Massachusetts General Laws c. 151B prohibits sexual harassment in the workplace.  Sexual harassment is defined as “sexual advances , requests for sexual favors, and other verbal or physical conduct of a sexual nature when: (a) submission to or rejection of such advances is made either explicitly or implicitly a term or condition of employment and (b) such advances, requests or conduct have the purpose or effect of unreasonably interfering with an individual’s work performance by creating an intimidating, hostile, or sexually offensive work environment.

In order to prove a claim of hostile work environment harassment, a complainant must prove that he or she was: (1) subjected to sexually demeaning conduct; (2) the conduct was unwelcome; (3) the conduct was objectively and subjectively offensive; (4) the conduct was sufficiently severe or pervasive as to alter the conditions of employment and create an abusive work environment; and (5) the employer knew or should have known of the harassment and failed to take prompt and effective remedial action. See College-Town Division of Interco, Inc. v. MCAD, 400 Mass. 156, 162 (1987); Ramsdell v. Western Mass Bus Lines, Inc., 415 Mass. 673, 678 (1993).

In a case recent decided by the Massachusetts Commission Against Discrimination, Avila v. J&S Restaurant, et al., Docket No. 09-BEM-01557, a complainant alleged that she was subjected to unwelcome touching, comments and propositions of a sexual nature by her restaurant owner boss.  She testified that such conduct occurred on a number of occasions and was demeaning, intimidating and threatening to her.  Notable to the Hearing Officer was the fact that the complainant was a relatively small woman, and the respondent a very tall, large man.  The complainant alleged that she was intimidated by his size and physical strength, and that his conduct included a physical altercation that began with the boss cornering her and touching her breast. The incident frightened and intimidated the woman sufficiently to cause her to leave her employment and to file a criminal complaint for assault and battery.

In proceedings before the Massachusetts Commission Against Discrimination, evidence of sexual harassment must be considered from the perspective of a reasonable person in complainant’s position, and by evaluating all the circumstances, including the frequency of the conduct, its severity, whether it was physically threatening or humiliating, and whether it unreasonably interfered with the worker’s performance .  See Scionti v. Eurest Dining Service’s, 23 MDLR 234, 240 (2001) citing Harris v .Forklift Systems, Inc., 510 U.S. 17 (1993).  Also relevant is the subjective standard of sexual harassment, which requires a determination as to whether the complainant personally experienced the behavior to be unwelcome. See Couture v. Central Oil Co., 12 MDLR 1401, 1421 (1990).  In this case, the Hearing Officer determined that the Complainant met all the requisite standards of proof.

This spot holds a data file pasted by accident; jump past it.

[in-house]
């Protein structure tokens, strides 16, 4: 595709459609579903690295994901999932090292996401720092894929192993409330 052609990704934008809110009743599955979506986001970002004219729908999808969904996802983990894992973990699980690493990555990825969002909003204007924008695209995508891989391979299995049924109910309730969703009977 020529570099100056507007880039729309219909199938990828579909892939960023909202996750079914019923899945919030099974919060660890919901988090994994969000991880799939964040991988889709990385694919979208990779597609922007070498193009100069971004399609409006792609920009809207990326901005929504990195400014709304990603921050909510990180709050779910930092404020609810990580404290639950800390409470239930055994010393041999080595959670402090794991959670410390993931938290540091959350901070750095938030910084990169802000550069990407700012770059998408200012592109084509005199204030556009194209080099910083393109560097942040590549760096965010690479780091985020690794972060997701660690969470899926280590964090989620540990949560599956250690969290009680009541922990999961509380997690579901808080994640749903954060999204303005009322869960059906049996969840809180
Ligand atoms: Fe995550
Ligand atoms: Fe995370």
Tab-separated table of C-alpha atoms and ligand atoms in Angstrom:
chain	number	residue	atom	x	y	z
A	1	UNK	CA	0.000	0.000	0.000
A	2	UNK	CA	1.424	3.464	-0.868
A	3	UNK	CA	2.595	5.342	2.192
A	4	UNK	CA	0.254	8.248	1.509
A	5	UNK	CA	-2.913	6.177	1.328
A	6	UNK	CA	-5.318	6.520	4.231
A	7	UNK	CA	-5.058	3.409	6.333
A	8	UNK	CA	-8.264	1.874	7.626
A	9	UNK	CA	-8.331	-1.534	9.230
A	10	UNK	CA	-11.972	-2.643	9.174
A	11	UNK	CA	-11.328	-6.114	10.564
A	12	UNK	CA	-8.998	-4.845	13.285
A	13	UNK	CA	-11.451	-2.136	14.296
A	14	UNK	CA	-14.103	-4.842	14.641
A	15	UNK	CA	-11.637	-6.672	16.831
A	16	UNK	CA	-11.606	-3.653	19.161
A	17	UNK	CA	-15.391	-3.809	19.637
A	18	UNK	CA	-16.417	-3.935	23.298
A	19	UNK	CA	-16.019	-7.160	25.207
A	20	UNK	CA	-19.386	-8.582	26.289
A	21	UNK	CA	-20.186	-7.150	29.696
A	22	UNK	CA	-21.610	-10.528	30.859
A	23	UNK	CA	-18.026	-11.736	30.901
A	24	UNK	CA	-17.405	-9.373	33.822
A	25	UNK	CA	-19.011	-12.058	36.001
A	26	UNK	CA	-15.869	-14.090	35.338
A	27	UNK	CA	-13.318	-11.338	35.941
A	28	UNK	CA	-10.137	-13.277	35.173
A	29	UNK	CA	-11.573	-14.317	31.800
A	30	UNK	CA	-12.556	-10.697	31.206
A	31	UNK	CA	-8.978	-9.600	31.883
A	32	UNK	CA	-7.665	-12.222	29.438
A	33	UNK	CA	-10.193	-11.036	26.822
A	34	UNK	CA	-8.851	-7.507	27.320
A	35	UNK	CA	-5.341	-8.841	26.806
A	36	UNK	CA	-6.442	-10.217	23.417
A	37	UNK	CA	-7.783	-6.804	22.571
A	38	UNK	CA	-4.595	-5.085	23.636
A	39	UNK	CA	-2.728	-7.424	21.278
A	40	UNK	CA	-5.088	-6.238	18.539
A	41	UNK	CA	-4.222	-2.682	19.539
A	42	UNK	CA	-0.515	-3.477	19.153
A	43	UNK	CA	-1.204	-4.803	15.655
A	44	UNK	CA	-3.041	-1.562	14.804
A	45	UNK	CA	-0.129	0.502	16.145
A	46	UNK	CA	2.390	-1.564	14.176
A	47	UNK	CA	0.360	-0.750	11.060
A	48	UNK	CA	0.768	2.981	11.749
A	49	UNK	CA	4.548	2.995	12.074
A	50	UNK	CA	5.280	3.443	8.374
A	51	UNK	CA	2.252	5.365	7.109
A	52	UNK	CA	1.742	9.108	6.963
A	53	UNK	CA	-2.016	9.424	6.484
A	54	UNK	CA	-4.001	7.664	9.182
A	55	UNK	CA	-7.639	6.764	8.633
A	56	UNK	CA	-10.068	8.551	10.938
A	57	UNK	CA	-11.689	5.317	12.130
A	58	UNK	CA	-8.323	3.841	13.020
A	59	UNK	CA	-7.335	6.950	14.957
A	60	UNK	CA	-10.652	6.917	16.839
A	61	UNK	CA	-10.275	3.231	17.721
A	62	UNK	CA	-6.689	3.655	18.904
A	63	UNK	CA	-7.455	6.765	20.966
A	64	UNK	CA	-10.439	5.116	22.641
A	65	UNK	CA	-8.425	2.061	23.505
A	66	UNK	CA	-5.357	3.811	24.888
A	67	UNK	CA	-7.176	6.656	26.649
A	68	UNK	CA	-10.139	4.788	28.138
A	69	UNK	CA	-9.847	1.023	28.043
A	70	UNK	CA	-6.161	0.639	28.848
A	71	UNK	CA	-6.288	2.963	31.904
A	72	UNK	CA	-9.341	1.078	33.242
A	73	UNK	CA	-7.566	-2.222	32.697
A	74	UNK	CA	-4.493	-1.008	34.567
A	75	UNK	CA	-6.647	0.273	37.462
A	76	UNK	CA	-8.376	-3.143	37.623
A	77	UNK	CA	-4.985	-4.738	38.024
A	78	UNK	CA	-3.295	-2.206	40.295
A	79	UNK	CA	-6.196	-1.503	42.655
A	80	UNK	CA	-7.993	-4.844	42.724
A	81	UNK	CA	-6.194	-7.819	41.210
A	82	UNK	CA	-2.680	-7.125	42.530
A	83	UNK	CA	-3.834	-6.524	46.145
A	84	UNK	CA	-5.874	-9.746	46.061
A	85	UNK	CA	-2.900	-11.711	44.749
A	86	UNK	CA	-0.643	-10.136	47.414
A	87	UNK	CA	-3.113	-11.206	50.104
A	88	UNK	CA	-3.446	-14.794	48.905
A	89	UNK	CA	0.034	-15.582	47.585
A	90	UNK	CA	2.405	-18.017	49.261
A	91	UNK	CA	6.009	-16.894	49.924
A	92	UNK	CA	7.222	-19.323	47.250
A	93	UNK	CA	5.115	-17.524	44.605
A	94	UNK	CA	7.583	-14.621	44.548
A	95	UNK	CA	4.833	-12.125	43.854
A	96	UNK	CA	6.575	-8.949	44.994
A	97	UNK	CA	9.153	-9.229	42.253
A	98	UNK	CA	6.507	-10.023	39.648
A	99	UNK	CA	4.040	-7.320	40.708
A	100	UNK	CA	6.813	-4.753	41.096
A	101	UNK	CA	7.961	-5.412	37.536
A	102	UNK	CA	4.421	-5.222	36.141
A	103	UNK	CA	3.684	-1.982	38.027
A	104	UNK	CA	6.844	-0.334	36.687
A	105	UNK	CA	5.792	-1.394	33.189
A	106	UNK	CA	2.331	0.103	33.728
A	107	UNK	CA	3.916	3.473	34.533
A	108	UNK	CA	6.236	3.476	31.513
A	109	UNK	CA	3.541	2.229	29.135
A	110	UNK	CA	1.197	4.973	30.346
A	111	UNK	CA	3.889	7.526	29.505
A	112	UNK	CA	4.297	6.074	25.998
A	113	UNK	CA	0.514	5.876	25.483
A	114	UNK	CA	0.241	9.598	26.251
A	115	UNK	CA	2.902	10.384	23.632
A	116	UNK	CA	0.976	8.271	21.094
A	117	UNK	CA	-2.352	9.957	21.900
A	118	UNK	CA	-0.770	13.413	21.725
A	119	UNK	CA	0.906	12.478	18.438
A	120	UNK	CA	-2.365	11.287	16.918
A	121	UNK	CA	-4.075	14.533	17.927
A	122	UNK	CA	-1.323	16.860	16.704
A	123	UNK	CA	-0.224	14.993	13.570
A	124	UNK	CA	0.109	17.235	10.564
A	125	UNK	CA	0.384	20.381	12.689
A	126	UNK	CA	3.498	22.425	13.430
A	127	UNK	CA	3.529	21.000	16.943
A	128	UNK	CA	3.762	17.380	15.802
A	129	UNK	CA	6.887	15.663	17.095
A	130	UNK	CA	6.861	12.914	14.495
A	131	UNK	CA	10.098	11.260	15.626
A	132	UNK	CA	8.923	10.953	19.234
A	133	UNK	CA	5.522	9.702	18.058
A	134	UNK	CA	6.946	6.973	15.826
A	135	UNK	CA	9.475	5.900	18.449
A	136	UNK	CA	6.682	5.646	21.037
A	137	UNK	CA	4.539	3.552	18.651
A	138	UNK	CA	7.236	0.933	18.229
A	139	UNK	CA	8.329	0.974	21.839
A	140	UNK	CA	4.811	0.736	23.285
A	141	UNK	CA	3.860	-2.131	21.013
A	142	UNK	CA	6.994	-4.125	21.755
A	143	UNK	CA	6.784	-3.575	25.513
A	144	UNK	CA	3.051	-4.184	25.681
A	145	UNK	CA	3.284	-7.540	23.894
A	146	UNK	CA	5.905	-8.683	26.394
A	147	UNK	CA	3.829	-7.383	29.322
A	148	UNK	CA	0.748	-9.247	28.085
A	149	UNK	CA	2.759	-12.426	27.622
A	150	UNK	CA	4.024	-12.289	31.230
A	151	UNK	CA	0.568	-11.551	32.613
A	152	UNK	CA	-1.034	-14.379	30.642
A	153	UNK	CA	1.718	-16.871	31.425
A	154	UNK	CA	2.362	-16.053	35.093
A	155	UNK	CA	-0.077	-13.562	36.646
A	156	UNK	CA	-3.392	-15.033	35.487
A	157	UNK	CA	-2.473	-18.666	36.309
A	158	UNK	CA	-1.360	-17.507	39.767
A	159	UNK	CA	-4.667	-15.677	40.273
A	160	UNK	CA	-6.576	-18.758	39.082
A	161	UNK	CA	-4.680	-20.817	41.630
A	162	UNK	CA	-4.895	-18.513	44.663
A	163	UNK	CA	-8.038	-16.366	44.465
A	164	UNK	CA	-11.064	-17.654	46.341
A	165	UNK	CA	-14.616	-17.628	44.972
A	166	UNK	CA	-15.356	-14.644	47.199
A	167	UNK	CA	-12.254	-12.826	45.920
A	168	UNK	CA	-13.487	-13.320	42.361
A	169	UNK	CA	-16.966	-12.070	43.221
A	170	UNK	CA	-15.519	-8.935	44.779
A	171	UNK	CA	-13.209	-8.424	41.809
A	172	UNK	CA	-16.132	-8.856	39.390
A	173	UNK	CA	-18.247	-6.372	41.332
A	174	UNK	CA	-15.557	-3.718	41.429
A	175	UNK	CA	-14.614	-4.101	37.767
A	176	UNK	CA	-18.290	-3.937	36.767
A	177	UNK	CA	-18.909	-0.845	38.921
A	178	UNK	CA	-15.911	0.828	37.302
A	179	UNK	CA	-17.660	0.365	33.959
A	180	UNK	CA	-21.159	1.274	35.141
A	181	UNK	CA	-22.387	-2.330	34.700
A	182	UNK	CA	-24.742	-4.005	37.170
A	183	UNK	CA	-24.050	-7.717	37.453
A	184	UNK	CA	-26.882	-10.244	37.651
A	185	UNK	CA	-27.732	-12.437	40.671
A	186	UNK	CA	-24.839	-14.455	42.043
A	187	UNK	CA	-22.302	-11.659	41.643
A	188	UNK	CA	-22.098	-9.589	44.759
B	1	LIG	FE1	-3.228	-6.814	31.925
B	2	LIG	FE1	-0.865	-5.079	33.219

In order to find that a worker who has left a job was constructively discharged, the evidence must show that the conditions under which complainant worked were so intolerable that a reasonable person would have felt compelled to resign. Choukas v. Ocean Kai Restaurant, 19 MDLR 169 (1997).  On all of the evidence in Avilla, the Hearing Officer determined that the woman had no option but to resign her employment after the physical confrontation with her boss. Prior to those events, she was intimidated, demeaned and humiliated by her employer’s unwelcome sexual comments and propositions, but his actions of that evening caused her to feel threatened and fearful.  The evidence also showed that there was no individual in the workplace with whom complainant could lodge a complaint, no avenue for seeking relief, and that she was without expectation that the situation would improve.  On those facts, the Hearing Officer found that the woman’s refusal to return to work after the altercation was the result of a constructive discharge.

Upon a finding of unlawful discrimination, the Massachusetts Commission Against Discrimination is authorized to award remedies to make a complainant whole and to ensure compliance with the anti-discrimination statutes.  G.L. c. 151B, §5; Stonehill College v. MCAD, 441 Mass. 549, 576 (2004).  The Commission may award monetary damages for, among other things, lost wages and emotional distress suffered by a complainant as a direct and probable consequence of the unlawful discrimination.  In this case, the woman was awarded lost wages and tips for a period exceeding six months after she left her employment, as well as damages for emotional distress in the amount of $50,000.00.  While awards for emotional distress are not commonplace, when appropriate they must be fair and reasonable, as well as proportionate to the harm suffered.  It is also the burden of the complainant to show a sufficient causal connection between the respondent's unlawful act and the complainant's emotional distress. Stonehill College v. Massachusetts Commission Against Discrimination, et al., 441 Mass. 549, 576 (2004).  In this case, the woman presented substantial evidence that her employer’s conduct caused her grievous mental pain and suffering, and as a result, the Commission felt a substantial monetary award for her emotional distress was warranted.

If you believe that your employment law rights have been violated, or are an employer with questions on how best to comply with statutory obligations, contact the employment law professionals at Pierce & Mandell.


Enter your e-mail address below to receive updates on new blog posts!


Recent Posts


Archive


Tags